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Pope Francis is on the second day of his momentous four-day visit to Iraq. Iraqi security forces are deploying nearly 10,000 personnel to protect the pope as he embarks on his first international trip since the coronavirus pandemic. Chris Livesay reports.
- Pope Francis is on the second day of his momentous four-day visit to Iraq. Iraqi security forces are deploying about 10,000 personnel to protect him as he embarks on his first international trip since the outbreak of the pandemic. Chris Livesay is traveling with the Pope and reports on what has been an historic morning.
CHRIS LIVESAY: For the first time, Pope Francis and Iraq's senior Shia Muslim cleric, Grand Ayatollah Ali al-Sistani, joining behind closed doors over two faiths in a landmark encounter at the Ayatollah's home in the holy city of Najaf. Francis thanked him and the Shiite community for raising its voice in defense of the persecuted, affirming the sacredness of human life, a Vatican statement said.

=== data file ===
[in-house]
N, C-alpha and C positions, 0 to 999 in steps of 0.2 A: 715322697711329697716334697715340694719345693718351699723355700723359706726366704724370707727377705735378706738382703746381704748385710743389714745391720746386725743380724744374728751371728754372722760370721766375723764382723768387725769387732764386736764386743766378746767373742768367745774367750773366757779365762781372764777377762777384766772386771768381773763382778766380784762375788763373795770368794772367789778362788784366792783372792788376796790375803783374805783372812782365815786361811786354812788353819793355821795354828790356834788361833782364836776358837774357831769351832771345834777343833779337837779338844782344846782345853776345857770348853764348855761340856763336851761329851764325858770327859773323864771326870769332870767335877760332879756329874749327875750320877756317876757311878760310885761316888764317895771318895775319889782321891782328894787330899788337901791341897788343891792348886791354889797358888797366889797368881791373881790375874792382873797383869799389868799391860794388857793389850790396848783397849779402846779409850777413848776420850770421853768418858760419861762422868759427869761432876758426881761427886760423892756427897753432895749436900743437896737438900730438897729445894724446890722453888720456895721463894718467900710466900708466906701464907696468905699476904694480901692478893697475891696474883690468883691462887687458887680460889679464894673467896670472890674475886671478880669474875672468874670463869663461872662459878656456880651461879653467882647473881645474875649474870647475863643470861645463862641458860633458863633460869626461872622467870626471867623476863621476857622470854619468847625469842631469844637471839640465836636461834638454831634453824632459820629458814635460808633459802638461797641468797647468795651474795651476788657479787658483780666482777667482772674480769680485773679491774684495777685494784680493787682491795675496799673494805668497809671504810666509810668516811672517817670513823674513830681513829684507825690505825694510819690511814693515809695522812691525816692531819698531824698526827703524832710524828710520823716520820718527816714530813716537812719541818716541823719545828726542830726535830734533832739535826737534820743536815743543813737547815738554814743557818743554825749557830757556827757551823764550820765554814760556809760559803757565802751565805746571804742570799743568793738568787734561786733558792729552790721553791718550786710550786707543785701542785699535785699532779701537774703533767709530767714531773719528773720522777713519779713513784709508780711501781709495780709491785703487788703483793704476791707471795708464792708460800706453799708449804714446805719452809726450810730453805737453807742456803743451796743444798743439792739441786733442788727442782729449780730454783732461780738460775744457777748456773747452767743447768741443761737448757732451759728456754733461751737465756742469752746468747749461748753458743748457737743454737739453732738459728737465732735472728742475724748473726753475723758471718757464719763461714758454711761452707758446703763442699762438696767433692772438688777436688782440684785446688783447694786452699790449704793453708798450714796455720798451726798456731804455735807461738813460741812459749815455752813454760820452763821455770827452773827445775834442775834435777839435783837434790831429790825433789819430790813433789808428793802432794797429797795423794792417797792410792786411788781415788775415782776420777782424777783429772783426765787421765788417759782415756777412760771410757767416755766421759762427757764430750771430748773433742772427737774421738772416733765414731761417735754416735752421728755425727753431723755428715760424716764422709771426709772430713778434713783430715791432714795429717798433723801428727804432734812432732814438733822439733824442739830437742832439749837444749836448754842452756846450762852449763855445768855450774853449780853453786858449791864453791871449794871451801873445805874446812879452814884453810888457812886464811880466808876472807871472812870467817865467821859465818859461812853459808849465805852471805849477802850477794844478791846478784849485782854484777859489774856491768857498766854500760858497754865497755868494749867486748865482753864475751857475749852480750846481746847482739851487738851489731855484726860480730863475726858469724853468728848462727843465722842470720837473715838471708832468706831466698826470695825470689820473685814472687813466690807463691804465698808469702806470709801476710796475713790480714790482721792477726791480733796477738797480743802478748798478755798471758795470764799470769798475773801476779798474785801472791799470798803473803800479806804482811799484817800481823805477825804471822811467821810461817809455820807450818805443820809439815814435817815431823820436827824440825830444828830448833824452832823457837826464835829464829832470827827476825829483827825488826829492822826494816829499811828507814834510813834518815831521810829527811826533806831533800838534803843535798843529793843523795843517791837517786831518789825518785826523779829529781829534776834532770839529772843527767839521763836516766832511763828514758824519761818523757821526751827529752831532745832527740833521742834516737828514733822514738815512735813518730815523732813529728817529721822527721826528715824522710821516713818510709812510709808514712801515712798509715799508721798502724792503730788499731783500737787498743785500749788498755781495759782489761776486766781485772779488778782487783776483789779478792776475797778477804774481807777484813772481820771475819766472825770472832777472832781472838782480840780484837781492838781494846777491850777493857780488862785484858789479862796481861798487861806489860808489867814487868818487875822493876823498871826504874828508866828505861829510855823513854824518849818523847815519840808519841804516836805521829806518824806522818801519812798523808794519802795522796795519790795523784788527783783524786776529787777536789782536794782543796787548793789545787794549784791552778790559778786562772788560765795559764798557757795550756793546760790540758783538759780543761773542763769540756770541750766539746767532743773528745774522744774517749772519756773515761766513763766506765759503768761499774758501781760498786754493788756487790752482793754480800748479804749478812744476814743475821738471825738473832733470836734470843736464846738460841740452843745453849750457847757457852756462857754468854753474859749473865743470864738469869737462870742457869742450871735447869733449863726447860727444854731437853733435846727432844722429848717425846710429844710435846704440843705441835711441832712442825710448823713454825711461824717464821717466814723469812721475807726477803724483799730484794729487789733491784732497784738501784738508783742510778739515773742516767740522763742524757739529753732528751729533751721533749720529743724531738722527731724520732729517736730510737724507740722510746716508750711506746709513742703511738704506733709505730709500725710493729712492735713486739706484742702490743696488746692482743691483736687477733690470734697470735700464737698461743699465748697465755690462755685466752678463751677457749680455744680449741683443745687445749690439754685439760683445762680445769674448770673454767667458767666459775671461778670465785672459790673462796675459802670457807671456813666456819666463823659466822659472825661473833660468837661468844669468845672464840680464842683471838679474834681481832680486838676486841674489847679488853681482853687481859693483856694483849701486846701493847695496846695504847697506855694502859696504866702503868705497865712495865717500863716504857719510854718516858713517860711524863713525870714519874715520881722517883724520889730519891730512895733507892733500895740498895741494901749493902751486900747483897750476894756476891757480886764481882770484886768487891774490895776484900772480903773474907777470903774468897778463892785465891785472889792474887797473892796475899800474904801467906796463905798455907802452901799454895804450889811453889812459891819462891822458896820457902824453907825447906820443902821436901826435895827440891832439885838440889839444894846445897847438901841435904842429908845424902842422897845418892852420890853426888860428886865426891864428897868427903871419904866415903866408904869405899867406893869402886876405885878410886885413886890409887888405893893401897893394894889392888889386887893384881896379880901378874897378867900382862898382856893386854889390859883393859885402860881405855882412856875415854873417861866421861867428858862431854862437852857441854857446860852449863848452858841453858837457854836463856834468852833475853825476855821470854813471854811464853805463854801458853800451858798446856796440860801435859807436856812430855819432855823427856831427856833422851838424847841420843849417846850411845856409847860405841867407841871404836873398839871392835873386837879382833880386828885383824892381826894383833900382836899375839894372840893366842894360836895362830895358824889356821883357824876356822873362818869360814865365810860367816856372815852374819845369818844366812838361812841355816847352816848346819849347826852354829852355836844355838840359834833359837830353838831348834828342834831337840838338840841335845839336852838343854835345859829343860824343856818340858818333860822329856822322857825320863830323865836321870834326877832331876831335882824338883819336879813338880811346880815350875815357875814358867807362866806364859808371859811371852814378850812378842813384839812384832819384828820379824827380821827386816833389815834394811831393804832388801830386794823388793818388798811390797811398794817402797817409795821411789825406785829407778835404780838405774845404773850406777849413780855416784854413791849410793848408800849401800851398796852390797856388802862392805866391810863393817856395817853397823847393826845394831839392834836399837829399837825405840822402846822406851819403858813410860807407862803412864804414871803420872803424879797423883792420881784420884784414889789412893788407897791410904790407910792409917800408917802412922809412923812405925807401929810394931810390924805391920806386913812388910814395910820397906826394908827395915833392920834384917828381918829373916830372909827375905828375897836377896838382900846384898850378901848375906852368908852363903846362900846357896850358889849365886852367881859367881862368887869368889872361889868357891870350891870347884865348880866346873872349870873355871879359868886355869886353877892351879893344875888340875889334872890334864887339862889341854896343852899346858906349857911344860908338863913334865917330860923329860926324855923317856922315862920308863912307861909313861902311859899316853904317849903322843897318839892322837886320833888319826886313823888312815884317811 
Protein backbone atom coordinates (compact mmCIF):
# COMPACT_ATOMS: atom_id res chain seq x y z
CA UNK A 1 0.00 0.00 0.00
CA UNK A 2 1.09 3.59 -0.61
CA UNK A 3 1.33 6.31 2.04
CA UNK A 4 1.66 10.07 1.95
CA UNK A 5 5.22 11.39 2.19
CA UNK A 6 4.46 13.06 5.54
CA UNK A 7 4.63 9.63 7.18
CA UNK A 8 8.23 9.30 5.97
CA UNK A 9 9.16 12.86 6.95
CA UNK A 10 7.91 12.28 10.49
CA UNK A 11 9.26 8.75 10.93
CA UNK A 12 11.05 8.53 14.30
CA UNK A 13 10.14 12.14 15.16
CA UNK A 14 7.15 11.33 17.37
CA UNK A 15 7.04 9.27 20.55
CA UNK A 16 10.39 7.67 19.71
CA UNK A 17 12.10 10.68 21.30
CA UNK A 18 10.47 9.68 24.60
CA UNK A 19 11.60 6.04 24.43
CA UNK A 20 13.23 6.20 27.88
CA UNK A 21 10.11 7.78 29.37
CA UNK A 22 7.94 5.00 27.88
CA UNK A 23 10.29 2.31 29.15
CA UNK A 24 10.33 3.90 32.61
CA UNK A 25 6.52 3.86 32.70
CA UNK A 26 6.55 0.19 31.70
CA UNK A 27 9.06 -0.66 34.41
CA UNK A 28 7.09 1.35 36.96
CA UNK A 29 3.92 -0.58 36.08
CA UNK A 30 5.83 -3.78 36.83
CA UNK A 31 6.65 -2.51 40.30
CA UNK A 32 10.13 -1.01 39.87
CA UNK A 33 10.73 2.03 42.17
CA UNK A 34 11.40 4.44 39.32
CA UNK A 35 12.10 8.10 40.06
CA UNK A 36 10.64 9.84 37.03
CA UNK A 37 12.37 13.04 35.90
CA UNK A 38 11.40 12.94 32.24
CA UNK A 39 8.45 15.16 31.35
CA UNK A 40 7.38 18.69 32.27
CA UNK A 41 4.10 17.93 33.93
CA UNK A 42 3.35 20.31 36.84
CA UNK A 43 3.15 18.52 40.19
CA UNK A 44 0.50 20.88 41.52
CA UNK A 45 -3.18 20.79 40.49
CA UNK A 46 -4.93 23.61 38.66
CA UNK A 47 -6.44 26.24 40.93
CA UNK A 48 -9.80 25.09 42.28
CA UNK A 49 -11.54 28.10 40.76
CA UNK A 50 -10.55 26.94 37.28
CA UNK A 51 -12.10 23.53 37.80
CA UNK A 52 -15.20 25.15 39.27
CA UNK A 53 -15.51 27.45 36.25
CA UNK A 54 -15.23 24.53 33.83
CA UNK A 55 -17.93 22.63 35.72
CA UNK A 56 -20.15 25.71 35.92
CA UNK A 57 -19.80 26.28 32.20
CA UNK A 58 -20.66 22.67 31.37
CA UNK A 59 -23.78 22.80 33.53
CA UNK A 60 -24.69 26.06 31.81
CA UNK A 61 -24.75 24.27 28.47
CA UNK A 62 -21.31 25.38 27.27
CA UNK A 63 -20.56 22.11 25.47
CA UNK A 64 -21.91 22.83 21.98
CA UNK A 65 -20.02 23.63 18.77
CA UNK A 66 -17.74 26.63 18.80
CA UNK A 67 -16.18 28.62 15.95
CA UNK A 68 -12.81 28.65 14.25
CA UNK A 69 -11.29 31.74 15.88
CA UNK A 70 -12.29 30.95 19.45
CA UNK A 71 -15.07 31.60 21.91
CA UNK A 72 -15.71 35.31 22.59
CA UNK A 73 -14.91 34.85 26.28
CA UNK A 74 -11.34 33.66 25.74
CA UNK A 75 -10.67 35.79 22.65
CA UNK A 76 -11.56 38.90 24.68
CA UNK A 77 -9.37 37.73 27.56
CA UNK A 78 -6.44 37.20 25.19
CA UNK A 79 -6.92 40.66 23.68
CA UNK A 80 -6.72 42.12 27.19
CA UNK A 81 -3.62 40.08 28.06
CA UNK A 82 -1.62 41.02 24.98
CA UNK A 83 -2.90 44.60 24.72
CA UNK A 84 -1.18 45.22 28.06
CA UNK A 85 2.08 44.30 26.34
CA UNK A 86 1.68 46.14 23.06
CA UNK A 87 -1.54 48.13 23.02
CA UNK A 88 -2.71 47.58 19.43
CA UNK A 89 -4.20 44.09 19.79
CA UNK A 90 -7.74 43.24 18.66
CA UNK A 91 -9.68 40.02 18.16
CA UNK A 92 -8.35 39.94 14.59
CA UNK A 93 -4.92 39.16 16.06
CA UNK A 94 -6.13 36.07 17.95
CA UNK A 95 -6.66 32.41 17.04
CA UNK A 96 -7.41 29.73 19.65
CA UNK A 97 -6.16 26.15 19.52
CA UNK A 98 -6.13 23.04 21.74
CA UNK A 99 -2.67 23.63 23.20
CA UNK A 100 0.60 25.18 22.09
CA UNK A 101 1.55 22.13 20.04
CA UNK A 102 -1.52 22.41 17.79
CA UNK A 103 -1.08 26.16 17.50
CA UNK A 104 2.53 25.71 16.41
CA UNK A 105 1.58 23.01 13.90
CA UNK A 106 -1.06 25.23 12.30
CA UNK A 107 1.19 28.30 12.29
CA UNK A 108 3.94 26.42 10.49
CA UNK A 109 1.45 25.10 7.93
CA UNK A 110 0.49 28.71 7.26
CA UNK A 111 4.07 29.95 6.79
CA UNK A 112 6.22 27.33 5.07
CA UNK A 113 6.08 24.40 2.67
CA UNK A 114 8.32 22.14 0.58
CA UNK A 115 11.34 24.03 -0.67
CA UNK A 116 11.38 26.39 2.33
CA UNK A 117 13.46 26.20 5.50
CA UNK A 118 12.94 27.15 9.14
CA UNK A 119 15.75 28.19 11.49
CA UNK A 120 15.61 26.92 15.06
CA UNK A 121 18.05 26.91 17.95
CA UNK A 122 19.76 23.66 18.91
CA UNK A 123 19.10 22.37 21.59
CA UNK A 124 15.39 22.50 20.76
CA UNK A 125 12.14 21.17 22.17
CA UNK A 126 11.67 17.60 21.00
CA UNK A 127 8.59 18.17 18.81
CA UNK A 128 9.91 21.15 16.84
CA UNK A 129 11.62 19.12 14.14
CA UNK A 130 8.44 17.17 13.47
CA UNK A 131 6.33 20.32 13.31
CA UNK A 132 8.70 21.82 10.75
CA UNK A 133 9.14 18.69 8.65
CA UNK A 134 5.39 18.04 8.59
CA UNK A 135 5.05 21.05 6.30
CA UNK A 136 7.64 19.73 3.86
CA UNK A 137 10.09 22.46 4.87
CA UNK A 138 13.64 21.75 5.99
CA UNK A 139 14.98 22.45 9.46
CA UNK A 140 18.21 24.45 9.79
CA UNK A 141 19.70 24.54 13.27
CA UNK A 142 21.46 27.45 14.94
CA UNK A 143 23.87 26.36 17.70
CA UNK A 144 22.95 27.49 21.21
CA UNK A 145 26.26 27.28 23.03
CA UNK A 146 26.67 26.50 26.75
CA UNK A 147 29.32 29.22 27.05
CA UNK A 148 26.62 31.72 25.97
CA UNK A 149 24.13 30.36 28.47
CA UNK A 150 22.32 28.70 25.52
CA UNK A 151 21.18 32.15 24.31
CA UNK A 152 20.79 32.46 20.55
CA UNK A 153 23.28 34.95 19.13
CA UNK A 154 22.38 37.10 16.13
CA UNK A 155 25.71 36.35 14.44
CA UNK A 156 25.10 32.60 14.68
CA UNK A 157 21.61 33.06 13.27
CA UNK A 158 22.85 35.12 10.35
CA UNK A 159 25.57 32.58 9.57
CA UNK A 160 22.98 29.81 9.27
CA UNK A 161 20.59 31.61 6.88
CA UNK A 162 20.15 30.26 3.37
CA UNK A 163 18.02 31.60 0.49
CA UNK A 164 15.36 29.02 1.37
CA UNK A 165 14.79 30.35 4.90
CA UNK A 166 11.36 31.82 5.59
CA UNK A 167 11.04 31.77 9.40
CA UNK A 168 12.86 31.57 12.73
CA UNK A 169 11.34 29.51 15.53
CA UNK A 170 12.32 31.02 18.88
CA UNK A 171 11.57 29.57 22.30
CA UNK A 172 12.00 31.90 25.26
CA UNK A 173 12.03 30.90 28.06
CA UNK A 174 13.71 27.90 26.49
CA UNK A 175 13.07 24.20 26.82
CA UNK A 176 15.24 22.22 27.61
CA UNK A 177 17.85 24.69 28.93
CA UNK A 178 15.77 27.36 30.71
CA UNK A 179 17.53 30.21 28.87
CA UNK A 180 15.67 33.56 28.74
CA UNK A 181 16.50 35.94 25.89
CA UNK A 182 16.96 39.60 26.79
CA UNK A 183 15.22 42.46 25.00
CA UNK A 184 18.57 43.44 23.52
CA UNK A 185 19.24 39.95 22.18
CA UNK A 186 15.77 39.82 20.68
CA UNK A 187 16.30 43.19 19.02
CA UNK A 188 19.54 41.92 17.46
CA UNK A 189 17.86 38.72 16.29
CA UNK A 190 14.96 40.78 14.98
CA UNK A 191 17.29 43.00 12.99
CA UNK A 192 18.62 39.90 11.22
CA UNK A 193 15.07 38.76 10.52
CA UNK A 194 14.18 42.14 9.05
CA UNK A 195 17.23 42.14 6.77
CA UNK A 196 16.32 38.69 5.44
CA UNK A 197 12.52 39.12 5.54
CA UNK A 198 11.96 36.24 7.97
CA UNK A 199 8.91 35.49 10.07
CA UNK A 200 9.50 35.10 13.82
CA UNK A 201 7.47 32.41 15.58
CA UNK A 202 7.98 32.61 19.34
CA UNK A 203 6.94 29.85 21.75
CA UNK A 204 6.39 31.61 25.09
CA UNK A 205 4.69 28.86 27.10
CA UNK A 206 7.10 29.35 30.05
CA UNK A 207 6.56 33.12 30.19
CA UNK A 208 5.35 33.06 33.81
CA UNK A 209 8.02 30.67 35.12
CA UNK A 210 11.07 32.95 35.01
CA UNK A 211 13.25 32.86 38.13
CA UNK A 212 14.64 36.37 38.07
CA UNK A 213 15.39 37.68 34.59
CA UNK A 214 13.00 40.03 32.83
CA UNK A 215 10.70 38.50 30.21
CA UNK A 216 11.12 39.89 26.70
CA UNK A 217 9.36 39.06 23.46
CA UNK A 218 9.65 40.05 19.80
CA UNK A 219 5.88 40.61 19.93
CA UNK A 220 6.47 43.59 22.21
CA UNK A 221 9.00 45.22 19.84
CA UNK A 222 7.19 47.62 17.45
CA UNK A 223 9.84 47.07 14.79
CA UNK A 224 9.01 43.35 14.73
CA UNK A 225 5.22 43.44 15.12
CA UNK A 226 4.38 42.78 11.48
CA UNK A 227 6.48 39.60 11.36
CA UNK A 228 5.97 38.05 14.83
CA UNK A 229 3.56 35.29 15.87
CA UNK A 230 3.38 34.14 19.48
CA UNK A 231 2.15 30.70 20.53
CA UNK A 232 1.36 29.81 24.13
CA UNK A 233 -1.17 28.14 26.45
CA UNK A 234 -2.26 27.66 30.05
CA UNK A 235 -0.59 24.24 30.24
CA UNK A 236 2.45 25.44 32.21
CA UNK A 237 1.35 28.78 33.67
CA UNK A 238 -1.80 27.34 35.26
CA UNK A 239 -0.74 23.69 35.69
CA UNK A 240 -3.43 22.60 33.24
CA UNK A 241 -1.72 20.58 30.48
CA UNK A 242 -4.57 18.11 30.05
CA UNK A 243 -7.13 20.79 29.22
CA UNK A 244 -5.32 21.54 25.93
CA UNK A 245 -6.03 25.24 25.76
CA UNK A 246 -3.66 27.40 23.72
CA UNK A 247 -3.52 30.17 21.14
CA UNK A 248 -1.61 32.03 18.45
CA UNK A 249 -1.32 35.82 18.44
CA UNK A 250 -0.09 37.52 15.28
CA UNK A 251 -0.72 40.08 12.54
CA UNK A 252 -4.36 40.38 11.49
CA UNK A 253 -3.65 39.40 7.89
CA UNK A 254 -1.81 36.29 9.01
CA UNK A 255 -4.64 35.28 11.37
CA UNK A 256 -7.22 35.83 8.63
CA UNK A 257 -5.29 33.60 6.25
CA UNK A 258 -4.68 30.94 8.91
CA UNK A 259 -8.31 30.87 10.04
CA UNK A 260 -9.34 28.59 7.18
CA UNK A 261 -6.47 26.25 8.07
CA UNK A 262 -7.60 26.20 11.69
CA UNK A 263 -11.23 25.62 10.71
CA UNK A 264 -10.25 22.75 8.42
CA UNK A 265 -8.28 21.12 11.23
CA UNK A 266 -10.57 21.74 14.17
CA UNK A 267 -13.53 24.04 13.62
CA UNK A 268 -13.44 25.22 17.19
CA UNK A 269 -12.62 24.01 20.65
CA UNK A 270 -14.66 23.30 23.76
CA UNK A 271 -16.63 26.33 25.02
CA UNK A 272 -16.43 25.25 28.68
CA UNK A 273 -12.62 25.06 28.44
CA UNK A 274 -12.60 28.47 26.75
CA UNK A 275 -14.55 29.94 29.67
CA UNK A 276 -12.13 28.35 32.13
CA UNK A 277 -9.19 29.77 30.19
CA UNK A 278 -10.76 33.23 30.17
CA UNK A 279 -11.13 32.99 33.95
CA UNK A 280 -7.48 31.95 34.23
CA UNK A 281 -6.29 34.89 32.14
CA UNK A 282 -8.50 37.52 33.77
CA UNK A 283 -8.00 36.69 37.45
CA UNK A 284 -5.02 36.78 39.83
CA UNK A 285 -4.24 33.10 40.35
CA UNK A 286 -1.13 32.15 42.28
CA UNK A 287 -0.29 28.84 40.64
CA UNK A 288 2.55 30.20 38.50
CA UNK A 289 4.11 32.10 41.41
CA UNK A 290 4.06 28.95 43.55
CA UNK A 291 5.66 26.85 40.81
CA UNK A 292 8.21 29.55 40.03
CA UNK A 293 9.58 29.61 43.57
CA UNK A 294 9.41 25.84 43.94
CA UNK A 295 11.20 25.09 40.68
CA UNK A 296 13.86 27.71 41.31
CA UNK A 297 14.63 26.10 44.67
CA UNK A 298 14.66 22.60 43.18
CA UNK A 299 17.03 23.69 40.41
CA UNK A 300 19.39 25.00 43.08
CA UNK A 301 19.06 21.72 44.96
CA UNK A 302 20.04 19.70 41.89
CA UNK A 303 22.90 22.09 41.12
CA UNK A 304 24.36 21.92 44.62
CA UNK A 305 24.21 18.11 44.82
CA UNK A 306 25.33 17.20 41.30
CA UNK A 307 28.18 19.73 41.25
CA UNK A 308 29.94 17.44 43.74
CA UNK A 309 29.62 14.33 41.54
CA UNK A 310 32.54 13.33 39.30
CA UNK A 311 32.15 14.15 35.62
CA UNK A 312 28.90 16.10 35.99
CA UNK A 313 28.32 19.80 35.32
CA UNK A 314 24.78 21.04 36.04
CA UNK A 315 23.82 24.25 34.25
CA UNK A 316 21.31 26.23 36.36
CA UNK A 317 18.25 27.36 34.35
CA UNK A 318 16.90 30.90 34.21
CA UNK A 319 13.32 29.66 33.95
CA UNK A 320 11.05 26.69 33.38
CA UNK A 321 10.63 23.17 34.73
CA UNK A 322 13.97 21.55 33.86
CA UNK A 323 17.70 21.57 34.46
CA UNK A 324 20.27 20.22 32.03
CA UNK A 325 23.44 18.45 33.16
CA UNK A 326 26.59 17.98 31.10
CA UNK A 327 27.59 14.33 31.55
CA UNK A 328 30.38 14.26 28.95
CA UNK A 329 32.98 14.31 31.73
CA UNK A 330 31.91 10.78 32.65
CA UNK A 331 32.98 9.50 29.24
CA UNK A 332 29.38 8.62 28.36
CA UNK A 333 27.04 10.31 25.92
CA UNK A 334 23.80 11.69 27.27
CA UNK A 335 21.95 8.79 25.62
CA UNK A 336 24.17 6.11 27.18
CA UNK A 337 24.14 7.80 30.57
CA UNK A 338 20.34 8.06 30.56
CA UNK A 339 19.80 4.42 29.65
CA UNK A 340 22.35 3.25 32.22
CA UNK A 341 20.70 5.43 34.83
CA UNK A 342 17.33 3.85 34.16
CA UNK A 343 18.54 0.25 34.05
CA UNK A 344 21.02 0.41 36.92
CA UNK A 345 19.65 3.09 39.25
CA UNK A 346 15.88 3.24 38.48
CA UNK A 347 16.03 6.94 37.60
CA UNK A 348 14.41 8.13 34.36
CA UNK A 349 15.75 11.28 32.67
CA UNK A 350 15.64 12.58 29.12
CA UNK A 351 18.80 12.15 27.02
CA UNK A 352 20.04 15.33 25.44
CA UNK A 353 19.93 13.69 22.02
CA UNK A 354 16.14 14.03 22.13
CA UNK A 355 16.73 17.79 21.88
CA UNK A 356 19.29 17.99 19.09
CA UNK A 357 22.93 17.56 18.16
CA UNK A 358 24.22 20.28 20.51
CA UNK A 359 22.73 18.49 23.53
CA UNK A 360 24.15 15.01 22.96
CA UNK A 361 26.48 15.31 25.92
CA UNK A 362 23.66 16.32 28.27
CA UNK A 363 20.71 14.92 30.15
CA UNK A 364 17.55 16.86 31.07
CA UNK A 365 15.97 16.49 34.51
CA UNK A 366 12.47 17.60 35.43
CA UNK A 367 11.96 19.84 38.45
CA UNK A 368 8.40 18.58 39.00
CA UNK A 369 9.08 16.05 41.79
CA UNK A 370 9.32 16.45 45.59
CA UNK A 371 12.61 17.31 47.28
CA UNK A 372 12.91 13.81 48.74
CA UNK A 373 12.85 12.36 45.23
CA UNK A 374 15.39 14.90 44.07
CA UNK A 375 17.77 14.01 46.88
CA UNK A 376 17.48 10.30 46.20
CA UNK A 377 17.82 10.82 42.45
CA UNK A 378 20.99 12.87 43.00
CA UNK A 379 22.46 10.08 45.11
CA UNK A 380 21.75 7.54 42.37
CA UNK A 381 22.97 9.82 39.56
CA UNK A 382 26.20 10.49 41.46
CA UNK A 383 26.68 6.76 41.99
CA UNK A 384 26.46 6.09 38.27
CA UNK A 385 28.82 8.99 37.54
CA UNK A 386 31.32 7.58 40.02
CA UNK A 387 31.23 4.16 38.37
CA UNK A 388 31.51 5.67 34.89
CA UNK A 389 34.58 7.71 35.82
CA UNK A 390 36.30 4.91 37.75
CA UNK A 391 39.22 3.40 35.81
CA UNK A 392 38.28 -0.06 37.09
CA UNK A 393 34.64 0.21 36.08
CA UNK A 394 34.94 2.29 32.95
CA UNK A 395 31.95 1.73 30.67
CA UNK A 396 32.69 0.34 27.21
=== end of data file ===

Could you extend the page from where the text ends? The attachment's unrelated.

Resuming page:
After the Ayatollah, Francis traveled to meet with Iraqi members of each Abrahamic faith-- Islam, Christianity, and Judaism. The ancient city of Ur is said to be the birthplace of Abraham of the Old Testament. Today, it's the scene of a historic meeting with Pope Francis and members of three world religions that all call him their patriarch.
- [NON-ENGLISH SPEECH]
CHRIS LIVESAY: Hostility, extremism, and violence are not born of a religious heart, he said. They're betrayals of religion.
- [NON-ENGLISH SPEECH]
CHRIS LIVESAY: Overcoming such betrayals is a key theme of Francis's visit to Iraq, the first of any pontiff, as he witnesses the country's minority Christian community, among the oldest on Earth, dwindle amid decades of sectarian unrest.
We are under threat of extinction, says a Christian woman, if we stay like this with Christian families being displaced. If the Christians aren't protected, then immigration is the next step.
Yesterday, on his first day in the country, Francis prayed inside a Baghdad church where jihadists massacred dozens of people in 2010. And tomorrow, he'll head North to Iraq's Christian heartland where refugees once displaced by the Islamic State are now returning and preparing for the Pope. Francis will even visit the former ISIS stronghold of Mosul. Where once jihadists carried out wholesale slaughter and desiccation, Pope Francis will soon pray. For "CBS This Morning" Saturday, Chris Livesay, Ur, Iraq.